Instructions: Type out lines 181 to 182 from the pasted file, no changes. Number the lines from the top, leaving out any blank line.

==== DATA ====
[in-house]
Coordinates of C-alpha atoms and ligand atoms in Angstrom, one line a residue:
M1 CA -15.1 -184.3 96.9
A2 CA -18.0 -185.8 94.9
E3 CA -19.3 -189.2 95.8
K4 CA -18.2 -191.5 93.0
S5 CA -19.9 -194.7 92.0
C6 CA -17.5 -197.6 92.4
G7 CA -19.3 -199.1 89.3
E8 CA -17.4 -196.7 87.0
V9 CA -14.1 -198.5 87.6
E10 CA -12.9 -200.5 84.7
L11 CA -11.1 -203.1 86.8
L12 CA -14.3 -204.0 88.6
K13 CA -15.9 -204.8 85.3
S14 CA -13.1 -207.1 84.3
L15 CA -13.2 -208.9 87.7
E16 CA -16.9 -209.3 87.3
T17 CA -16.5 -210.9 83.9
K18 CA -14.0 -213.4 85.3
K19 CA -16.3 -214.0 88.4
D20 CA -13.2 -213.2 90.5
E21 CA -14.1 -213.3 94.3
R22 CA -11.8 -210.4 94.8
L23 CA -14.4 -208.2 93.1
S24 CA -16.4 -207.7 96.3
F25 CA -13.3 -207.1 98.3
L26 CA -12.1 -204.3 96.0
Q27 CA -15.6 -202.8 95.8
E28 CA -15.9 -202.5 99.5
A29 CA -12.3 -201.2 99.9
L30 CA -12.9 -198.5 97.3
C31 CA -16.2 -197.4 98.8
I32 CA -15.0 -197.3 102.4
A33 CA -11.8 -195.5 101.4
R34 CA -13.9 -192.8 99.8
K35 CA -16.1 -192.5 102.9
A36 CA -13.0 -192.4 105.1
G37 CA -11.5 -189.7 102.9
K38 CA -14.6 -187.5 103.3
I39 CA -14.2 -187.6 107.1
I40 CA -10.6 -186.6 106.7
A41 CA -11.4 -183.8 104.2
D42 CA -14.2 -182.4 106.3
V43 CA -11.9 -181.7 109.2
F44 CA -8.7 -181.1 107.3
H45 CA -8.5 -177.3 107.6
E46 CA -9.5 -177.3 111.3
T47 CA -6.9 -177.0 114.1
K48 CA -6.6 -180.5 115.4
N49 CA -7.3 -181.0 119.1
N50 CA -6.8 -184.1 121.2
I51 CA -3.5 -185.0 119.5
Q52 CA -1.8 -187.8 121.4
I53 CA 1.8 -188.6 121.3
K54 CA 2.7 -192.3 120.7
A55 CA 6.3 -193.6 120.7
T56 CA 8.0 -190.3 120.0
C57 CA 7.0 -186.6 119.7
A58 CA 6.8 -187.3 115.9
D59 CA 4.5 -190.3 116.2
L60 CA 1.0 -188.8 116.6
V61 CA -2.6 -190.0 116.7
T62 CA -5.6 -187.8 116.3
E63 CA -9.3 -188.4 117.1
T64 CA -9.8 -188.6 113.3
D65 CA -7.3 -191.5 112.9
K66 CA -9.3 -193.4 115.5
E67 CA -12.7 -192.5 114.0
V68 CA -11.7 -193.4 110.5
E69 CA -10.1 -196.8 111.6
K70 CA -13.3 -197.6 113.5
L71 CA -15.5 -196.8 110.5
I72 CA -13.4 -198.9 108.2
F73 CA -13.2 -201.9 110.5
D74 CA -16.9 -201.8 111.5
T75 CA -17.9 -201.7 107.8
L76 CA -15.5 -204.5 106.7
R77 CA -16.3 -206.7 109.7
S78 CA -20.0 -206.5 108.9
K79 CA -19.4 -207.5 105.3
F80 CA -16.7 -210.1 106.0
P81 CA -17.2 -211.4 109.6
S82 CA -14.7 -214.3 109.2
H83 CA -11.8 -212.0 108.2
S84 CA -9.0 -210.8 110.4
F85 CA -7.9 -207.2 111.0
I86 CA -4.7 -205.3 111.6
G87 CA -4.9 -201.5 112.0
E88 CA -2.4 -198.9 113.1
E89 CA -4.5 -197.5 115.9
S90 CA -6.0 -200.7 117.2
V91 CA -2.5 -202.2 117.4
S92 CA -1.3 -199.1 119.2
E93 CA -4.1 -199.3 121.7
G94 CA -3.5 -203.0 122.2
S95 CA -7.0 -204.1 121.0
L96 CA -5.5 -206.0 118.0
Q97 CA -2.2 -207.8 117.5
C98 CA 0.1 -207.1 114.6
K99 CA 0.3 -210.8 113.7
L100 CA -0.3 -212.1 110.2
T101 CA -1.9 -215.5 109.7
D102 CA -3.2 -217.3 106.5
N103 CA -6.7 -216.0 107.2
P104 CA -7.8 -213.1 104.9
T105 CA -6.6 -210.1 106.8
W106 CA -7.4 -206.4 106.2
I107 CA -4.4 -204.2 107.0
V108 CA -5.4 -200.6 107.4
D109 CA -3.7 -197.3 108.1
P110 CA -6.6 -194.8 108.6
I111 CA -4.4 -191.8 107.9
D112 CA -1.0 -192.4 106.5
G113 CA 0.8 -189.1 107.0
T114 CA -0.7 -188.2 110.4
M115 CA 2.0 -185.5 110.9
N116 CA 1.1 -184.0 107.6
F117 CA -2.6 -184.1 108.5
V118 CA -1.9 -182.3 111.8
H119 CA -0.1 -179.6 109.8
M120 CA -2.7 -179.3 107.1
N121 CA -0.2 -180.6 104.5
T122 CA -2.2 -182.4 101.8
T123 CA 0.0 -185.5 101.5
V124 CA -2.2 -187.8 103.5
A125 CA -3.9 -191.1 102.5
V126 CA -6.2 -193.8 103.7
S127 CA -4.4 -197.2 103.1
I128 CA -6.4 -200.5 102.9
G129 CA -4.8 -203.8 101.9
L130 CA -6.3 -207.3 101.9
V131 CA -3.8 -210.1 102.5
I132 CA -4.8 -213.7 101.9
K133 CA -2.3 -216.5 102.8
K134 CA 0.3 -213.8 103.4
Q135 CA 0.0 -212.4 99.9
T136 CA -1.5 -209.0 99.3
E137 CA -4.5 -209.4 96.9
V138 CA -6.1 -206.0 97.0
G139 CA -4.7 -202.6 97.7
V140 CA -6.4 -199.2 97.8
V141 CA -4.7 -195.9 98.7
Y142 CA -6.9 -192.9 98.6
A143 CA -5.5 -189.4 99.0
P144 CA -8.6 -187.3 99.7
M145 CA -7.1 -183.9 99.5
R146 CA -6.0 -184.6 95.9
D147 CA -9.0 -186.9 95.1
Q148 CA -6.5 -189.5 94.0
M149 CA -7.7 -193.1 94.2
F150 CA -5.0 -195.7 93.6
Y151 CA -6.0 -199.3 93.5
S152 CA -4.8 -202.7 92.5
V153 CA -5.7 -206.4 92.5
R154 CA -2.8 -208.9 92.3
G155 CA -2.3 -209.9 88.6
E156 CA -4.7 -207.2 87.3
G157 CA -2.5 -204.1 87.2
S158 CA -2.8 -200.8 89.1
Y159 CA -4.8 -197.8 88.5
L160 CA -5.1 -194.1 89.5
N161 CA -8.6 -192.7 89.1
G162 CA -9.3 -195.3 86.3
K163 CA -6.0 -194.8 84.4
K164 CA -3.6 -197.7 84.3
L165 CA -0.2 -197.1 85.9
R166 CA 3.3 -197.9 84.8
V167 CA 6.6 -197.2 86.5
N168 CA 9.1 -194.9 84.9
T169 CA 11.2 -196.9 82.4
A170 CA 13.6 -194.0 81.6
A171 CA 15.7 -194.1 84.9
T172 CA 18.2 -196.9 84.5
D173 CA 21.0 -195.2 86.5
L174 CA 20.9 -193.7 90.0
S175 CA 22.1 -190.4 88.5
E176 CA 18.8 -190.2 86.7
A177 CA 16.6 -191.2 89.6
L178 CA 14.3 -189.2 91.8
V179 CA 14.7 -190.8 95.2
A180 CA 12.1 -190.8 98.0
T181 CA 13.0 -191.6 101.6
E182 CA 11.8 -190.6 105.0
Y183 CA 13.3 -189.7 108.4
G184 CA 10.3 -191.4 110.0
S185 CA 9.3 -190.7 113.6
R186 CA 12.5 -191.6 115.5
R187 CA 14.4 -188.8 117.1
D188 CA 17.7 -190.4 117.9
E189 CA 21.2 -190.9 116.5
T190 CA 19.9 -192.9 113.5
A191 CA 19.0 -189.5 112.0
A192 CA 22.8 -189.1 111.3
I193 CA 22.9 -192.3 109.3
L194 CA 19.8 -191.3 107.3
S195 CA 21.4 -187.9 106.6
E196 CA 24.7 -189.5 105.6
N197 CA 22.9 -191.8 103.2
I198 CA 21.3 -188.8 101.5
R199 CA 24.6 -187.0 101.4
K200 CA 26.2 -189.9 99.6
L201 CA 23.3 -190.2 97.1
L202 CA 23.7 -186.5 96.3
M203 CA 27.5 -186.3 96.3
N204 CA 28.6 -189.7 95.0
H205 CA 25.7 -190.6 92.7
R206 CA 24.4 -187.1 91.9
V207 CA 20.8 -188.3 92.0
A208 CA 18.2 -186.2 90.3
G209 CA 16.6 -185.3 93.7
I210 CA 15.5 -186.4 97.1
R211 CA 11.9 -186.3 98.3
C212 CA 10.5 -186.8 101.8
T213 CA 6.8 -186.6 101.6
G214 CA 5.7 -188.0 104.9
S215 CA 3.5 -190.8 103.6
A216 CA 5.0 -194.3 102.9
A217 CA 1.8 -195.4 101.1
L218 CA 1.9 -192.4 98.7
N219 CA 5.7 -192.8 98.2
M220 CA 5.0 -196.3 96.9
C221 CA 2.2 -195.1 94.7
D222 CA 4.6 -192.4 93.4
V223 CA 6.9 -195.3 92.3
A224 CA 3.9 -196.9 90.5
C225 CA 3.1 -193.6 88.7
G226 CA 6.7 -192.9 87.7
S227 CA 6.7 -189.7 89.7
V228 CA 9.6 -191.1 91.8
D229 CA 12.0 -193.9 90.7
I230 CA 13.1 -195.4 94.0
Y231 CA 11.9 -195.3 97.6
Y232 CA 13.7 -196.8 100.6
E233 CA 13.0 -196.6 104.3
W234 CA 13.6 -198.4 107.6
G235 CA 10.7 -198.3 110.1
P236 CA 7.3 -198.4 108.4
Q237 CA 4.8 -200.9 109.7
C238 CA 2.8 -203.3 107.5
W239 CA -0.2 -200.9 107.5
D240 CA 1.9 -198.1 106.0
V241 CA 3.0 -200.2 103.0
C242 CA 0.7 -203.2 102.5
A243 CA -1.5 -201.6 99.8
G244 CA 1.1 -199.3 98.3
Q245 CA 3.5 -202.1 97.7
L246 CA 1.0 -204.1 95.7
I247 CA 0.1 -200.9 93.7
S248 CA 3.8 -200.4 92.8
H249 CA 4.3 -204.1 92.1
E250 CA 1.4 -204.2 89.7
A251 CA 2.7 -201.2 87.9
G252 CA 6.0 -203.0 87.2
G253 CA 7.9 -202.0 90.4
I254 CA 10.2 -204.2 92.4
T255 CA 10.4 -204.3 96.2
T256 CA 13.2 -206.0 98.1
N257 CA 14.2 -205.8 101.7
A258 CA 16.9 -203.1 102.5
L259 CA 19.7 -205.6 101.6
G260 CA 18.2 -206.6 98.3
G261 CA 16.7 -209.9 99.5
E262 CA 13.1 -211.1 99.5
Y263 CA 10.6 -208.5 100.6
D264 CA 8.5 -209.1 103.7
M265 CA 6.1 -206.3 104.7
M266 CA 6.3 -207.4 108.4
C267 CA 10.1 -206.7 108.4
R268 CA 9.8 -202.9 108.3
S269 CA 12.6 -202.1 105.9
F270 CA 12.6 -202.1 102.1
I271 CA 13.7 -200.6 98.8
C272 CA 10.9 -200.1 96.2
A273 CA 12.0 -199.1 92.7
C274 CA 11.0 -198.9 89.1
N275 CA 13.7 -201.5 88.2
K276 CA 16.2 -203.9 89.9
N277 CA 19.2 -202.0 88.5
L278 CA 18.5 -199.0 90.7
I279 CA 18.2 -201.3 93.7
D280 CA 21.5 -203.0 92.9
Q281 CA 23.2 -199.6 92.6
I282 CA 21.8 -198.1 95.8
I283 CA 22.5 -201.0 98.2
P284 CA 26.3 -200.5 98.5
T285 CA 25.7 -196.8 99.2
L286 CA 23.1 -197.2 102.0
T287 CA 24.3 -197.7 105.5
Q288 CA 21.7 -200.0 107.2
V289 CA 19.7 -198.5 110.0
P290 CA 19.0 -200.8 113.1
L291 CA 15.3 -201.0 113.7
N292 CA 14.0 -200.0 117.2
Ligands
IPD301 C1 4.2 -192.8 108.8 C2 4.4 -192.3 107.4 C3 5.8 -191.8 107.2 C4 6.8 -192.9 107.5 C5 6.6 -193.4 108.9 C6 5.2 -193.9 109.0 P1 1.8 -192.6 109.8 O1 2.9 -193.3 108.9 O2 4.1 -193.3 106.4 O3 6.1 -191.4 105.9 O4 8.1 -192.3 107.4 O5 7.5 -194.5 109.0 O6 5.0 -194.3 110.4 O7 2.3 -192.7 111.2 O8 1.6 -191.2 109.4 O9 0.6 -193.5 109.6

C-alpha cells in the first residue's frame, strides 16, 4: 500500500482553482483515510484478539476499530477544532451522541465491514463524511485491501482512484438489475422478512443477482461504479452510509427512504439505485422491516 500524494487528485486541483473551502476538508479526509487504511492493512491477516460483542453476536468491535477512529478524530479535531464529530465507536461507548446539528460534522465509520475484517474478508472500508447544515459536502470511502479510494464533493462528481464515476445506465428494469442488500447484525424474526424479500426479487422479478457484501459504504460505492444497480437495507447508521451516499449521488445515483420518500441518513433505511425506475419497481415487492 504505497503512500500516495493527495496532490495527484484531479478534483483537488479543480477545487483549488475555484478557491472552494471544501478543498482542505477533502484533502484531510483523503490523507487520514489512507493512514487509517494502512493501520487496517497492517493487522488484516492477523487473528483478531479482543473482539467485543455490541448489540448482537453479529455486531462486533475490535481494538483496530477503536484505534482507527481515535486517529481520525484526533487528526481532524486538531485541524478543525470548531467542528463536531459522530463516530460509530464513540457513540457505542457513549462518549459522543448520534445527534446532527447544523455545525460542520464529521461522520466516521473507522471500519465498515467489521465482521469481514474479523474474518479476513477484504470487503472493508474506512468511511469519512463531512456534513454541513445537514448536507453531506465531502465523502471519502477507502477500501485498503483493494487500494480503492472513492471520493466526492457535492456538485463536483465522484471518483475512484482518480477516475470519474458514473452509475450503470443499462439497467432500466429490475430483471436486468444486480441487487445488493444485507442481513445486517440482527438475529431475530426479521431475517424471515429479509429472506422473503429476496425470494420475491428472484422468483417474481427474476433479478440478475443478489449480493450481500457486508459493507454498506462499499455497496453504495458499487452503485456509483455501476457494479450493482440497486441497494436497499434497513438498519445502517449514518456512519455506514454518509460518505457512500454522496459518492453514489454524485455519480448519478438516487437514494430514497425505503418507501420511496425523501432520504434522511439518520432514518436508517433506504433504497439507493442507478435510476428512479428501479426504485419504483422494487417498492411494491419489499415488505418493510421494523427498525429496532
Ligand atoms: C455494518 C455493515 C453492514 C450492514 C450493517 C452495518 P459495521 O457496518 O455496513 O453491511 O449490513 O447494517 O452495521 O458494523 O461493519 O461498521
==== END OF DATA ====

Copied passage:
V179 CA 14.7 -190.8 95.2
A180 CA 12.1 -190.8 98.0